CORE man page on Oracle

Man page or keyword search:  
man Server   33470 pages
apropos Keyword Search (all sections)
Output format
Oracle logo
[printable version]

CORE(5)			   Linux Programmer's Manual		       CORE(5)

       core - core dump file

       The  default  action of certain signals is to cause a process to termi‐
       nate and produce a core dump file, a disk file containing an  image  of
       the  process's  memory  at  the time of termination.  This image can be
       used in a debugger (e.g., gdb(1)) to inspect the state of  the  program
       at  the	time  that it terminated.  A list of the signals which cause a
       process to dump core can be found in signal(7).

       A process can set its soft RLIMIT_CORE resource limit to place an upper
       limit  on  the  size  of the core dump file that will be produced if it
       receives a "core dump" signal; see getrlimit(2) for details.

       There are various circumstances in which a core dump file is  not  pro‐

       *  The  process	does  not have permission to write the core file.  (By
	  default the core file is called core, and is created in the  current
	  working  directory.	See below for details on naming.)  Writing the
	  core file will fail if the directory in which it is to be created is
	  nonwritable,	or  if	a  file	 with  the same name exists and is not
	  writable or is not a regular file (e.g., it is a directory or a sym‐
	  bolic link).

       *  A  (writable,	 regular) file with the same name as would be used for
	  the core dump already exists, but there is more than one  hard  link
	  to that file.

       *  The  file  system where the core dump file would be created is full;
	  or has run out of inodes; or is mounted read-only; or the  user  has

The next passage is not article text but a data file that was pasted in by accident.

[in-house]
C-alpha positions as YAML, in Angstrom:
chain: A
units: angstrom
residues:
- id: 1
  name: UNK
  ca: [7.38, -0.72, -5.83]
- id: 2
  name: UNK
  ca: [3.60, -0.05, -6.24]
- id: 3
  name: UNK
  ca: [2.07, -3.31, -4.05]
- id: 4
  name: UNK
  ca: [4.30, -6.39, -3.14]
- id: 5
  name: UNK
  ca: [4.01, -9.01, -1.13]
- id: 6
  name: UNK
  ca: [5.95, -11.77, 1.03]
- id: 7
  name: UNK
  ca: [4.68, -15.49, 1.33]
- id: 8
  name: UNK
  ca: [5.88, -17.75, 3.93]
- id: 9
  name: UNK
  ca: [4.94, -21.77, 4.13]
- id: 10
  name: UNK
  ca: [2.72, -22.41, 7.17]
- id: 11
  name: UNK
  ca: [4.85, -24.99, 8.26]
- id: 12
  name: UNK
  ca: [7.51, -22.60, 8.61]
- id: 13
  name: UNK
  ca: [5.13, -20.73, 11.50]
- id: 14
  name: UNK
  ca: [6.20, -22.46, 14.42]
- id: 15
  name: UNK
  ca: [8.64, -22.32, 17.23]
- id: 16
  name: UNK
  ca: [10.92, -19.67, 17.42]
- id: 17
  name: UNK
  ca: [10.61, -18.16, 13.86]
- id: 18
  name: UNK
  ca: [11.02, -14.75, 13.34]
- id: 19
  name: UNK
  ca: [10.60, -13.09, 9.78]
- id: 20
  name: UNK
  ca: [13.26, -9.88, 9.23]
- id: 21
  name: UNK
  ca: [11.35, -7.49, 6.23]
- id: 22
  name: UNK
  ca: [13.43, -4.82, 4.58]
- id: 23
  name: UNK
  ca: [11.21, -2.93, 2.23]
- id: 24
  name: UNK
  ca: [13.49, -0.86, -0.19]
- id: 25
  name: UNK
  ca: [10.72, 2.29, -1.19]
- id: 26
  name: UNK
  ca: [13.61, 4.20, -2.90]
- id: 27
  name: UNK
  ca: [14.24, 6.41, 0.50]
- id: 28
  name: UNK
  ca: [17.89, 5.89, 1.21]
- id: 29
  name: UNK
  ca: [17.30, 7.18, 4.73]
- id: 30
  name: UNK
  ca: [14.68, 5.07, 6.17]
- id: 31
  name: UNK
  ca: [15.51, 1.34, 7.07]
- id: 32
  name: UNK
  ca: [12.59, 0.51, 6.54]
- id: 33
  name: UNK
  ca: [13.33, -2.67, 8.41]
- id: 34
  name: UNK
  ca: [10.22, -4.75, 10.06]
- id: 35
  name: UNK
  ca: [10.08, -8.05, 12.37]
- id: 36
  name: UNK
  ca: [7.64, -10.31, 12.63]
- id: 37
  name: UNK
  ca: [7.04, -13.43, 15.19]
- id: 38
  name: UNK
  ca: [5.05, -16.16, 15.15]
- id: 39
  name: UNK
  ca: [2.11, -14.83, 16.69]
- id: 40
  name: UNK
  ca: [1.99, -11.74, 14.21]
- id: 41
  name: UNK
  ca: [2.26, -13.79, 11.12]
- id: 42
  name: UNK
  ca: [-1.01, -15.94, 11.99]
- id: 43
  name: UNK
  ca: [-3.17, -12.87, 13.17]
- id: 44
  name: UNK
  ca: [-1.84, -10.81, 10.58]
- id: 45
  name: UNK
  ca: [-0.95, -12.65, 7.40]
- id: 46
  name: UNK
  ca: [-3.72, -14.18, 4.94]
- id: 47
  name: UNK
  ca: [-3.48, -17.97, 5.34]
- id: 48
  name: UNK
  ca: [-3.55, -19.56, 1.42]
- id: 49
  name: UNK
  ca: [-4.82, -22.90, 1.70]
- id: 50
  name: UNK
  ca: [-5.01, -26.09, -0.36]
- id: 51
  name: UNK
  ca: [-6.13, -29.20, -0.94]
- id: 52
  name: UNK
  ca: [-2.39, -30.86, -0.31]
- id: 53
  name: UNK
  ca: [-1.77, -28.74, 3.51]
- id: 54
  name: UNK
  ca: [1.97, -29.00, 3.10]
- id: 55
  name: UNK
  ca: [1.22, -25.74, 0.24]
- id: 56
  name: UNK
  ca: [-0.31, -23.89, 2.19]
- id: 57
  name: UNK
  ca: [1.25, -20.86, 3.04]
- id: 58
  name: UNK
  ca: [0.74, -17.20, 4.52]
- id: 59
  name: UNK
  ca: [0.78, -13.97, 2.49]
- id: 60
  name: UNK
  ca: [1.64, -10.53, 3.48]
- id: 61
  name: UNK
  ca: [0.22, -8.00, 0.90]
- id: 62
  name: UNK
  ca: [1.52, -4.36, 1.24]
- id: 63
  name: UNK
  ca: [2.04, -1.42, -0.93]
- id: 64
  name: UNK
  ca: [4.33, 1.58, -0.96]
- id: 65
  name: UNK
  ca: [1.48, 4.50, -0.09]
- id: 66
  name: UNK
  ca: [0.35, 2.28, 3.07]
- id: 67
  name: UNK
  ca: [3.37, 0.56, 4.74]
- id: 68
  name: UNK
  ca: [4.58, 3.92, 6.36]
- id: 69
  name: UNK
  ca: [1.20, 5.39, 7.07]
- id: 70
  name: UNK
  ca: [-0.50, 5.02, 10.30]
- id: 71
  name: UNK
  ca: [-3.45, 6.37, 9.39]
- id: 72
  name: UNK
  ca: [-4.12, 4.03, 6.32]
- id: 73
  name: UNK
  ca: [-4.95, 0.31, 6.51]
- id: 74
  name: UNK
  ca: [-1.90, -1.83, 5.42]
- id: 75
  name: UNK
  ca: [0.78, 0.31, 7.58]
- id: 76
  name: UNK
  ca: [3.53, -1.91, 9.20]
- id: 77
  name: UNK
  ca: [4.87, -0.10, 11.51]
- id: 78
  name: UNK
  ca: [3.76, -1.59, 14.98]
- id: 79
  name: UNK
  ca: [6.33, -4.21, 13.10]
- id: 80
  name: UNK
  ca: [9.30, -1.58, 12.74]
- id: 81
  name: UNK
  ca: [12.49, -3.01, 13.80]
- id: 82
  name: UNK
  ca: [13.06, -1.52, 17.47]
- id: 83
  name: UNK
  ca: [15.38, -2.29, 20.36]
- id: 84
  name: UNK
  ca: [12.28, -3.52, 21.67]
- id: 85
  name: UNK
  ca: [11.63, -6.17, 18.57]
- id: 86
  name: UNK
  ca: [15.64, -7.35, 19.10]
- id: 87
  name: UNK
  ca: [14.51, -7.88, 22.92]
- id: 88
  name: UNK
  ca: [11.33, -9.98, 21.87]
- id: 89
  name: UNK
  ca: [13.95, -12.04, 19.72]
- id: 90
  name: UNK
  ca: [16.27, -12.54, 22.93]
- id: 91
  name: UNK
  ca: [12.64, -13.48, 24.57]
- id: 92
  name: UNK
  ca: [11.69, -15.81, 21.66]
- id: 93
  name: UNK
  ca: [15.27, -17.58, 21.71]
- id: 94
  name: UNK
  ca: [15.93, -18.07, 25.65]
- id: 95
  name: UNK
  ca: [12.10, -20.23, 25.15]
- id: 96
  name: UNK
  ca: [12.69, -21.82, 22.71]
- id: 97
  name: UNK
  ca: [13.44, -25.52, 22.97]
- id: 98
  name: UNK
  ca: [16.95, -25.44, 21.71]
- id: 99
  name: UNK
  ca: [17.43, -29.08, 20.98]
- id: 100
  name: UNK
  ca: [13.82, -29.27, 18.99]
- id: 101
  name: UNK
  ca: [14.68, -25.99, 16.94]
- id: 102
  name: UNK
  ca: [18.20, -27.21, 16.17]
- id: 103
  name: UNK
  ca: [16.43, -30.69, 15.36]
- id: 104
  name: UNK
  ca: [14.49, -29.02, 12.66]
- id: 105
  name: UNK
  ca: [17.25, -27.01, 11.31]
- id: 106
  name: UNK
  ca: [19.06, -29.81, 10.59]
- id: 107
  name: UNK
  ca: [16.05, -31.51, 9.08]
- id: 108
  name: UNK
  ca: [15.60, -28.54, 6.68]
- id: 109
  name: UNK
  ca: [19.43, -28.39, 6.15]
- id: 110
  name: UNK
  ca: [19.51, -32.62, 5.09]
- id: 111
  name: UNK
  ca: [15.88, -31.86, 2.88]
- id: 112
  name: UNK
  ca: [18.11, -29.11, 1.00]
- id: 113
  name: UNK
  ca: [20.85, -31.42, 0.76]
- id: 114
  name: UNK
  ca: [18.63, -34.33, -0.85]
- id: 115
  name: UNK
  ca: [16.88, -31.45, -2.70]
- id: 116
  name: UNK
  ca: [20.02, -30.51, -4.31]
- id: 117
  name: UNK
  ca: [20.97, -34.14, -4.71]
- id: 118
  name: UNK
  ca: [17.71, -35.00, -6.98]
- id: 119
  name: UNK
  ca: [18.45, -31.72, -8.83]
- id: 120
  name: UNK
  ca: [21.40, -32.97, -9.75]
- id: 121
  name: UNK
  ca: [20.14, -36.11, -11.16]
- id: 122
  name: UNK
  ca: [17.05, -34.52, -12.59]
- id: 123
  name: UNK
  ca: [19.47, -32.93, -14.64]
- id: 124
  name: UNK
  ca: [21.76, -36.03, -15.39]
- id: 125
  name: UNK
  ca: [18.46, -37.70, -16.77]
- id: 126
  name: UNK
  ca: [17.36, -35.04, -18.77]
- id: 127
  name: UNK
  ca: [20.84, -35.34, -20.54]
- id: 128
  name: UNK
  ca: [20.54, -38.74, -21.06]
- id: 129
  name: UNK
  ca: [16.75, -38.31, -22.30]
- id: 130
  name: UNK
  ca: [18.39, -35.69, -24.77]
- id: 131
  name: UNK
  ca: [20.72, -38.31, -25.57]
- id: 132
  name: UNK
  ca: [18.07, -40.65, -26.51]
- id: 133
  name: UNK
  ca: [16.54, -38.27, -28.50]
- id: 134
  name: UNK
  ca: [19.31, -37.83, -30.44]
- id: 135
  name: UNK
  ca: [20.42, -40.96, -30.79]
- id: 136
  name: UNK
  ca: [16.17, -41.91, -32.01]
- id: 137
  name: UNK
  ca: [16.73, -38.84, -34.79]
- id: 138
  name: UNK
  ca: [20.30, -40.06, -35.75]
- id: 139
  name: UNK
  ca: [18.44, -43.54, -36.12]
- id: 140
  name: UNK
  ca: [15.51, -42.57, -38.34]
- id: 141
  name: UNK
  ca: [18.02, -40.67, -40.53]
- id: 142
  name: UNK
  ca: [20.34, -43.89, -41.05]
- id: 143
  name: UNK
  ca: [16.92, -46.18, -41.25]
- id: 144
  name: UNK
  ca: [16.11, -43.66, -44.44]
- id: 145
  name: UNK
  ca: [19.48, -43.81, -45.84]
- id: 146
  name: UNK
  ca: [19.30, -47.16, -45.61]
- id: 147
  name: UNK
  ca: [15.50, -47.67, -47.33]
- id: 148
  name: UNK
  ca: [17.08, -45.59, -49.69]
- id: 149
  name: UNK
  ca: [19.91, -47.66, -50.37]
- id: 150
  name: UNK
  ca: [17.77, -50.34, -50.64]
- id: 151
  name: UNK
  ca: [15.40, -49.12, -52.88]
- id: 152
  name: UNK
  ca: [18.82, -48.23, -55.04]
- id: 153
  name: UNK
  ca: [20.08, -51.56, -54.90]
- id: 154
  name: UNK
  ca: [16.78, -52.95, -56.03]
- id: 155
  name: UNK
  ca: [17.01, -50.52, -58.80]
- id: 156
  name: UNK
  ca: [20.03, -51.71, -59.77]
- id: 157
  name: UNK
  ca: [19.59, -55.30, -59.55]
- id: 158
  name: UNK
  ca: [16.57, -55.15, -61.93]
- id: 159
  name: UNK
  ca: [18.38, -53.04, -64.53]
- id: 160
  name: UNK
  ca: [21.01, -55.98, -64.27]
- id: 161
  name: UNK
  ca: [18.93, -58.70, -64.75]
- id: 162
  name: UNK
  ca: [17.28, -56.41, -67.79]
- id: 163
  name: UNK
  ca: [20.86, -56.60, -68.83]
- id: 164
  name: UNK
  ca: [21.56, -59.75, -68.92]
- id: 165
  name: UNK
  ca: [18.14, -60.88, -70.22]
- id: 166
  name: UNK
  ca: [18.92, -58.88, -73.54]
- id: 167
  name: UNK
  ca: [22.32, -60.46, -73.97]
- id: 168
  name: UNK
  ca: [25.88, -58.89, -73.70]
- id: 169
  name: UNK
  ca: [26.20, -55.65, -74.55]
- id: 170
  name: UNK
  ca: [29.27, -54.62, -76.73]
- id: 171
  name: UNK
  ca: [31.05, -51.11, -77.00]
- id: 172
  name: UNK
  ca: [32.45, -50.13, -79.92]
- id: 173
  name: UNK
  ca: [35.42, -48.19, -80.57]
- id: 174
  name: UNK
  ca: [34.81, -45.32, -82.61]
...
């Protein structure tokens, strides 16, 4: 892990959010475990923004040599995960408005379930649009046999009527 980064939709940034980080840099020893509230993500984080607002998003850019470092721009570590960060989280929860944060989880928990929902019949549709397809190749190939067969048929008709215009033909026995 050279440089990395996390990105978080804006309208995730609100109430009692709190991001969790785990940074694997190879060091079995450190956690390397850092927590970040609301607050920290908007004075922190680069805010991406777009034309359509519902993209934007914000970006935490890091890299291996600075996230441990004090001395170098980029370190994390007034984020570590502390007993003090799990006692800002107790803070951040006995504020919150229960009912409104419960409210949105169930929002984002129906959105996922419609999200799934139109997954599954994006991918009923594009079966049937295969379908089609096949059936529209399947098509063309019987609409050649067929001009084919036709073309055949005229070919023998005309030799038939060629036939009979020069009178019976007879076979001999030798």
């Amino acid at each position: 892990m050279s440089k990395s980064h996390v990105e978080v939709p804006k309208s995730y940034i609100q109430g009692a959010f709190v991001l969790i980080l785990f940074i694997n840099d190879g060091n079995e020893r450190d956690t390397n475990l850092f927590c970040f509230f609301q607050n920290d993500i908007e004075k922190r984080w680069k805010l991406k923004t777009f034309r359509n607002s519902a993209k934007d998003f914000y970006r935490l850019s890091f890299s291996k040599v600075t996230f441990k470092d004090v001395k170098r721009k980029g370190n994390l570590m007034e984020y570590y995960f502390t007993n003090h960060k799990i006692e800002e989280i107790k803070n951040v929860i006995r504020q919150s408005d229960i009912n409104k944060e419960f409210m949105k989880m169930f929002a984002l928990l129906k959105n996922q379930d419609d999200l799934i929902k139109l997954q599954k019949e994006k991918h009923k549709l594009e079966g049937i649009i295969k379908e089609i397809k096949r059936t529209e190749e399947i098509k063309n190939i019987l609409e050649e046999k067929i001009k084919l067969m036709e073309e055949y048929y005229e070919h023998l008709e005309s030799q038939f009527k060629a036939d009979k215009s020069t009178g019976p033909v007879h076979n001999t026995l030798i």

reached their quota for the file system.

       *  The  directory in which the core dump file is to be created does not

       *  The  RLIMIT_CORE  (core  file	 size)	or  RLIMIT_FSIZE  (file	 size)
	  resource  limits  for	 the process are set to zero; see getrlimit(2)
	  and the documentation	 of  the  shell's  ulimit  command  (limit  in

       *  The  binary being executed by the process does not have read permis‐
	  sion enabled.

       *  The process is executing a set-user-ID (set-group-ID)	 program  that
	  is  owned  by	 a user (group) other than the real user (group) ID of
	  the  process.	  (However,  see  the  description  of	the   prctl(2)
	  PR_SET_DUMPABLE    operation,	   and	  the	description   of   the
	  /proc/sys/fs/suid_dumpable file in proc(5).)

       *  (Since Linux 3.7) The kernel was configured without the CONFIG_CORE‐
	  DUMP option.

       In  addition,  a core dump may exclude part of the address space of the
       process if the madvise(2) MADV_DONTDUMP flag was employed.

   Naming of core dump files
       By default, a core dump file is	named  core,  but  the	/proc/sys/ker‐
       nel/core_pattern file (since Linux 2.6 and 2.4.21) can be set to define
       a template that is used to name core dump files.	 The template can con‐
       tain  % specifiers which are substituted by the following values when a
       core file is created:

	   %%  a single % character
	   %p  PID of dumped process
	   %u  (numeric) real UID of dumped process
	   %g  (numeric) real GID of dumped process
	   %s  number of signal causing dump
	   %t  time of dump, expressed as seconds since the Epoch,  1970-01-01
	       00:00:00 +0000 (UTC)
	   %h  hostname (same as nodename returned by uname(2))
	   %e  executable filename (without path prefix)
	   %E  pathname of executable, with slashes ('/') replaced by exclama‐
	       tion marks ('!').
	   %c  core file size soft resource limit of crashing  process	(since